The fifth and sixth points especially, set us up for White fragility. These broader realities clash with our personal ‘anti-racist’ morals, politics and actions. Because we’re in the thick of it we do not ‘see’ systemic racism so when the issue’s raised we default to a definition that’s personal and we freak the fuck out and need to prove we’re ‘good people’ and we can’t be racist if we’re ‘good people’ and please leave me alone.

In this scenario we perceive racism solely as a moral issue or binary where ‘bad’ people are racist, live in Tauranga and mutter about gangs, and ‘good’ people are anti-racist, live in Wellington and sign petitions. They’re mutually exclusive. You can only be one or the other and we choose to be ‘good’. In the context of systemic racism however, being ‘good’ is problematic and actually perpetuates its effects. 

Dr DiAngelo deconstructs this good/bad narrative, tracing it all the way back to the American civil rights movement (she’s American). She says how in the pre-civil rights era it was mostly socially OK for White people to talk about their racial superiority and to act on it. Then the fight for civil rights happened. This had many great outcomes but it also unintentionally created a racism binary, where you either fought on the side of right or you didn’t. And if you didn’t and don’t, then you’re a flat out no question bad person full stop. 

This in turn makes it almost impossible for White people to discuss racism. The binary sets up our need to defend, so our inevitable response to the raising of the issue becomes, “I must at all costs deflect and establish that I am not racist”. Ta da! White fragility.

Talking race without talking race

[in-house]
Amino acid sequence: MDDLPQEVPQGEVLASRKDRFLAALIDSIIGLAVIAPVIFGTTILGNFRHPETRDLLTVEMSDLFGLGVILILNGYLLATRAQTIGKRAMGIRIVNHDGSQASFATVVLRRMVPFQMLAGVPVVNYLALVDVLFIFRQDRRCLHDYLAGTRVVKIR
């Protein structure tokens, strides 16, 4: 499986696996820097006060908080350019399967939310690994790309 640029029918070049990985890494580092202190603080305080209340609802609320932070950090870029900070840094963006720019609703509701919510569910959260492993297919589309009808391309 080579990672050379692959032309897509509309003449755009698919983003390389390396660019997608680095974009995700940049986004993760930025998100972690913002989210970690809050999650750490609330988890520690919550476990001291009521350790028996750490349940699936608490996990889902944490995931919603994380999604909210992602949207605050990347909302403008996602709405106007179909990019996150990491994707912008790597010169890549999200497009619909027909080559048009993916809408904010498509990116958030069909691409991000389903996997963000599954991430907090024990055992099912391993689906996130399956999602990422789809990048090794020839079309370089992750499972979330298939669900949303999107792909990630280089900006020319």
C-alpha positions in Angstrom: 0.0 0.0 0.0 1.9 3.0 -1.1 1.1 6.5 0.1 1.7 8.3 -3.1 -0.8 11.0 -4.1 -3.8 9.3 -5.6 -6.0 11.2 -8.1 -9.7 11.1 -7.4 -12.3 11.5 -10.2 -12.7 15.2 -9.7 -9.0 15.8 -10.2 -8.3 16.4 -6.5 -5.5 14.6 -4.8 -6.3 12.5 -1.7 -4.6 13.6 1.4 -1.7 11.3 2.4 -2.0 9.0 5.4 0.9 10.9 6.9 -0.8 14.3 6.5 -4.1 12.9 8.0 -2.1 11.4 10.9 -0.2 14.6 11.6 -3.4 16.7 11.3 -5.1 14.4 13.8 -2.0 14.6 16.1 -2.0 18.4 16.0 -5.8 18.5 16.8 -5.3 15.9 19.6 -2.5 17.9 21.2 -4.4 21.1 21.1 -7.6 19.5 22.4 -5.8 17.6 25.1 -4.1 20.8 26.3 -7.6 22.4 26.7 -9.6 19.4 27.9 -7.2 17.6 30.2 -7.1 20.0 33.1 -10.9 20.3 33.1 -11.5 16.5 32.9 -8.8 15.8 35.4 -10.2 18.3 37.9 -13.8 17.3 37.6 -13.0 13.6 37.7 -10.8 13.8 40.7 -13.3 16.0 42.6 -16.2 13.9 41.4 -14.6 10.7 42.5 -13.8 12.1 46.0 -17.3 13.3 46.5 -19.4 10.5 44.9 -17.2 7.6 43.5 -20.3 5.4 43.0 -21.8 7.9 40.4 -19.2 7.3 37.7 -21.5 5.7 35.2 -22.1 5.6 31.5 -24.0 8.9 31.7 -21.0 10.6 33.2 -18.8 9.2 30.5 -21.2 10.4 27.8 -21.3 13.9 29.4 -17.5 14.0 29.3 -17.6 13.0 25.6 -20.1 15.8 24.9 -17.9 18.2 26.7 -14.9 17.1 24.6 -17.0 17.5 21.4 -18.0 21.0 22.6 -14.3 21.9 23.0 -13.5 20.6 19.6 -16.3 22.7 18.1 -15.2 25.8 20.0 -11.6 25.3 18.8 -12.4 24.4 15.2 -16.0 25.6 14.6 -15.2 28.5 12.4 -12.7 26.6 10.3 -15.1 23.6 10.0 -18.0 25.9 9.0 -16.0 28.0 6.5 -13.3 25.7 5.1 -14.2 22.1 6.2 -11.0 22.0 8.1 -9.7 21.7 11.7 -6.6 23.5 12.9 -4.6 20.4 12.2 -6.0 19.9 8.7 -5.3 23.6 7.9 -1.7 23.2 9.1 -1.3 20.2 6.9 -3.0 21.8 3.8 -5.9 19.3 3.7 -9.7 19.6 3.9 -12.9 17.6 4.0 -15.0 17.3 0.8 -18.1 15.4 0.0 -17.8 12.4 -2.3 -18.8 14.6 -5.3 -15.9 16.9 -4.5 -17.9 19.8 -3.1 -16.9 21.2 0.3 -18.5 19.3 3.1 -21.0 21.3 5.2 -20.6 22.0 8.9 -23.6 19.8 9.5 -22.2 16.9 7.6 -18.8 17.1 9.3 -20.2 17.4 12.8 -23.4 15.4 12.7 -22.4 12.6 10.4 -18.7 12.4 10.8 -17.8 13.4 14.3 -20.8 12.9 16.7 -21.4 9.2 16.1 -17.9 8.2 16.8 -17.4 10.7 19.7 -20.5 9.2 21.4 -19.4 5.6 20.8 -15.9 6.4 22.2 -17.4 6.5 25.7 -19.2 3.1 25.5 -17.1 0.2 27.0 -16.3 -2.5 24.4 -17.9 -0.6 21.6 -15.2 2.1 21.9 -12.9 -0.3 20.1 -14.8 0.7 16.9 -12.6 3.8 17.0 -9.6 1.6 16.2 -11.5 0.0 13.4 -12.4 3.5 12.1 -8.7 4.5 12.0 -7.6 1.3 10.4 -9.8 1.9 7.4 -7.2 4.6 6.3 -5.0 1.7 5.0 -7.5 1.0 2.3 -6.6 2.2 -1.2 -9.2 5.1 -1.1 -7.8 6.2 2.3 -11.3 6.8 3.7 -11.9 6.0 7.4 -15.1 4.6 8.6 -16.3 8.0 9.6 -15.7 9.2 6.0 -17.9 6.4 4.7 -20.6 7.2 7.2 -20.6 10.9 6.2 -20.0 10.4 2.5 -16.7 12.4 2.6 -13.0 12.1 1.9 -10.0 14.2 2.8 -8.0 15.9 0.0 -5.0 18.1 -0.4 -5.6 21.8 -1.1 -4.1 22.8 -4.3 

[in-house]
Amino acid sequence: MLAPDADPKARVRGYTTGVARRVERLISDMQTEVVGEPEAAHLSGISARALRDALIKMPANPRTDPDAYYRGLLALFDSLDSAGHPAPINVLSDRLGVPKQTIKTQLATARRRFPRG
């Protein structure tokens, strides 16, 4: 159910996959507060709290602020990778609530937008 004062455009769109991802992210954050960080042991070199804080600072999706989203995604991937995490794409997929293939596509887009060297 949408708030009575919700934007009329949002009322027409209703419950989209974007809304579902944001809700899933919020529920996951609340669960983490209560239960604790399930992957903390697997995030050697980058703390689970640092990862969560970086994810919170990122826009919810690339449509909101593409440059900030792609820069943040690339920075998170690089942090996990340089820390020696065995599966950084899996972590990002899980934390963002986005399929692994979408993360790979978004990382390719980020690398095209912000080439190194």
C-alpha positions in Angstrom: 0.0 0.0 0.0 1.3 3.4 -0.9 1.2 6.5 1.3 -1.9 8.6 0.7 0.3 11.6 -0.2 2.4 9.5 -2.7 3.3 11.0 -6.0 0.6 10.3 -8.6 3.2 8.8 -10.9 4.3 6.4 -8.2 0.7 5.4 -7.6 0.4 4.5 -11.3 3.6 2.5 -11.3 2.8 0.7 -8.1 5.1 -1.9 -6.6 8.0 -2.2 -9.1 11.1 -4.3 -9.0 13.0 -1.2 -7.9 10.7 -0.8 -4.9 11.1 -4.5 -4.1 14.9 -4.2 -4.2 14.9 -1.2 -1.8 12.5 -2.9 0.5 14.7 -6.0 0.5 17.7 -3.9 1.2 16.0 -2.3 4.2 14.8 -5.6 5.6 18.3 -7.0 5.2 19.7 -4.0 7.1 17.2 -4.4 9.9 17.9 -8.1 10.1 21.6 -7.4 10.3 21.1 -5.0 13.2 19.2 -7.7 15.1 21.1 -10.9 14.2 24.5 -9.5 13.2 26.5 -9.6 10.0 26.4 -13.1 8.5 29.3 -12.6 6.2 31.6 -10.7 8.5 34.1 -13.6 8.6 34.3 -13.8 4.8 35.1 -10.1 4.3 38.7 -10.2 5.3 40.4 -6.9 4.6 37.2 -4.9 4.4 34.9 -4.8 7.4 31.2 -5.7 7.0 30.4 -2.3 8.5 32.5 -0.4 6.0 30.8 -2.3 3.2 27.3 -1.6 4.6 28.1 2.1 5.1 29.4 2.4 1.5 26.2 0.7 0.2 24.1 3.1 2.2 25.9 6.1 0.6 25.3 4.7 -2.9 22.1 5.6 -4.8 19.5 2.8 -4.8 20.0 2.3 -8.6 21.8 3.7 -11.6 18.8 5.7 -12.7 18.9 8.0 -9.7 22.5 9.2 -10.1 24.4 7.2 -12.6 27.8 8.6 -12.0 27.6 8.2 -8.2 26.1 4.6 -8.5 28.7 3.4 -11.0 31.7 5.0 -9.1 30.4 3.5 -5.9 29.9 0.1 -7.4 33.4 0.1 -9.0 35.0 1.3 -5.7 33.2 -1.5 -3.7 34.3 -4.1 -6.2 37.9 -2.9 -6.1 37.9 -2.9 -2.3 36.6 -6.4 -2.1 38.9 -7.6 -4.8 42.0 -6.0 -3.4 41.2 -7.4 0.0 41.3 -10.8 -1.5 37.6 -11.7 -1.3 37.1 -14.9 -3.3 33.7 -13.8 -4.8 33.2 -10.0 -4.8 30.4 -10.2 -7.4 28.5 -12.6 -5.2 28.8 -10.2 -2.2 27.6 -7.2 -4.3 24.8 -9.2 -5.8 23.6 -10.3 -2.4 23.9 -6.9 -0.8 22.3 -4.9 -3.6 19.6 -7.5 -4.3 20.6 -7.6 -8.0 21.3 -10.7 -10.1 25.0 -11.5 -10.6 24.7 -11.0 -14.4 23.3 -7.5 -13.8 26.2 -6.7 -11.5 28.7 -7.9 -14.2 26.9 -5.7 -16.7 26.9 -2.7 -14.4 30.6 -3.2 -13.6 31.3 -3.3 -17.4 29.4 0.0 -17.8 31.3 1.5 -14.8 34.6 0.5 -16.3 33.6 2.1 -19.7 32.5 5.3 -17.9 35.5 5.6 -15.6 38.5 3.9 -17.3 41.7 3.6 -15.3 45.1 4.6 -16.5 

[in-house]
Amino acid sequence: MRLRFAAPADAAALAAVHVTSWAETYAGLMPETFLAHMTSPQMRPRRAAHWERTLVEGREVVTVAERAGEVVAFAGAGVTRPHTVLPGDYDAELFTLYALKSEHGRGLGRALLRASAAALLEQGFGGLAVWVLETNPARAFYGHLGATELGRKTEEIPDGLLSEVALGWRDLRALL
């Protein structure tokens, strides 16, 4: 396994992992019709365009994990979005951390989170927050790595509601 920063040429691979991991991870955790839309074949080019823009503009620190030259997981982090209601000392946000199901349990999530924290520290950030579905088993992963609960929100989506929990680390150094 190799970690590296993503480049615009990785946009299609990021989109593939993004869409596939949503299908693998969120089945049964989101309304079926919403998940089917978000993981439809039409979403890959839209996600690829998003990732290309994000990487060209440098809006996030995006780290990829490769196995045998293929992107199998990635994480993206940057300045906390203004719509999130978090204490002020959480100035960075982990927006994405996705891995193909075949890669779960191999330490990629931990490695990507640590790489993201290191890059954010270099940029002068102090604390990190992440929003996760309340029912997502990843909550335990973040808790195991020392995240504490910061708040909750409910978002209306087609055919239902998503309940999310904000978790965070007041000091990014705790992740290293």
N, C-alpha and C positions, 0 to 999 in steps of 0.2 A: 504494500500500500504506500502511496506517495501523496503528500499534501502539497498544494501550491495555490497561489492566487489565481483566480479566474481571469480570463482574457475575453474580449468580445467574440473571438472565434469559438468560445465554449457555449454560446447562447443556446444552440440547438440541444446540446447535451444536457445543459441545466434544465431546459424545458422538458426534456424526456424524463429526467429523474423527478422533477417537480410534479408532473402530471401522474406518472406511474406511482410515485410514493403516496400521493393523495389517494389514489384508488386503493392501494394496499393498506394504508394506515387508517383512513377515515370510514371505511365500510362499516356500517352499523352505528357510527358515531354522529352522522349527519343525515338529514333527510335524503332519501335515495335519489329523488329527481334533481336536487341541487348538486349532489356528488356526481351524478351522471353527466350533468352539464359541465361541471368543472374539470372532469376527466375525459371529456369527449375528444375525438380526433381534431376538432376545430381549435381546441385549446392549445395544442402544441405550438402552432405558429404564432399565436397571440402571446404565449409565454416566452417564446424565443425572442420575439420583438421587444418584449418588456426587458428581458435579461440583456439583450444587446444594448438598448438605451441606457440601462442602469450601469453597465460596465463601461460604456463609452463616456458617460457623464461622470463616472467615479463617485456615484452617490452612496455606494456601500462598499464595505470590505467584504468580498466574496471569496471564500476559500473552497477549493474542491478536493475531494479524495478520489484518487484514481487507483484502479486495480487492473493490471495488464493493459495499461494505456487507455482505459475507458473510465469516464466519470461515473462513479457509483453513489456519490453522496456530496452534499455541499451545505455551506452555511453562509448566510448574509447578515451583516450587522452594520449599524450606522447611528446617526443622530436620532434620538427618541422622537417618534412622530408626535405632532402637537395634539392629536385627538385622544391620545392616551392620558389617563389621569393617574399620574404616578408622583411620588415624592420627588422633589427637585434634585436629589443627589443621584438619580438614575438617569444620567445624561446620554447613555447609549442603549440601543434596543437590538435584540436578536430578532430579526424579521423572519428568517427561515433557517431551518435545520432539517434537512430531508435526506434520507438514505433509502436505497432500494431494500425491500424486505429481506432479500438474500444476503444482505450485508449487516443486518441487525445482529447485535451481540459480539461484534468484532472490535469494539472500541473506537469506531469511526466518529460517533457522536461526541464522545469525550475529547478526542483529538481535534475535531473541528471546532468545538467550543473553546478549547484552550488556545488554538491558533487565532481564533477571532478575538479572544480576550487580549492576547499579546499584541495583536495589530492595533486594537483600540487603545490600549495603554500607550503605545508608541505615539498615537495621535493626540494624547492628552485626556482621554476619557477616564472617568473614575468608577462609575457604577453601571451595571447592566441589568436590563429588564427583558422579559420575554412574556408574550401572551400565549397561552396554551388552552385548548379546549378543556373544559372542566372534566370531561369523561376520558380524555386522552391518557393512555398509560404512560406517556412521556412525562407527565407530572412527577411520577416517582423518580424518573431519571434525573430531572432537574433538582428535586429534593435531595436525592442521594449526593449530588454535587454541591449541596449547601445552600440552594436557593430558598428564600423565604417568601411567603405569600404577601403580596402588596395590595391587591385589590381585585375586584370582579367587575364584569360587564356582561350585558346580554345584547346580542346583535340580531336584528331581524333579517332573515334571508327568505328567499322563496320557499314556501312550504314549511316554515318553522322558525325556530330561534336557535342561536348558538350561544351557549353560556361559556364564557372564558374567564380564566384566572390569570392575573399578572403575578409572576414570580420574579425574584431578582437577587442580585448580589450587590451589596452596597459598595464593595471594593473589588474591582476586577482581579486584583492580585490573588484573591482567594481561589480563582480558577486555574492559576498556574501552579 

So, we White and fragile types cannot really cope with engaging about race. Yet we live within a racist system that shapes and privileges our lives in a whole bunch of ways, like through health outcomes, employment prospects, educational achievement and likelihood of being arrested. There are mountains of evidence that show in all these contexts, things are better for us than they are for Māori.3

The question then becomes how do we as White people have the functional everyday conversations we need to have about the (systemic, privileged) realities of our lives while (consciously or not) avoiding any mention of race and therefore any possibility of looking ‘bad’? 

Dr DiAngelo explains we’ve developed a social language for doing this; that there are multiple words and concepts which mean White people can talk about ‘race’ and its effects without ever having to say the actual word (again, consciously or not). She gives as an example, an app called ‘The Sketch Factor’. When you shift house, this app shows the ‘sketchy’ neighbourhoods in the place you’re moving to, thus you can avoid them. In the White American mind Dr DiAngelo explains, ‘sketchy’ is firmly associated with race and class. This may be conscious or not (surprise!) but it doesn’t really matter. Either way the word allows White people to avoid any reference to ‘good’ (middle-class, White) and ‘bad’ (Black, Hispanic, working class) neighbourhoods. Thus their lefty, progressive virtuousness remains intact.

As she says, “It’s the convenience of segregation through an app”. Ouch.

Aotearoa has this in spades

'Segregation' is a bad and scary word, especially for those of us who 'aren't racist'. The word conjures up apartheid-era South Africa and the Confederate States and genuinely makes us/me feel sad and awful. Segregation is no longer a 'policy' but it still exists. It's just harder to see because it's systemic.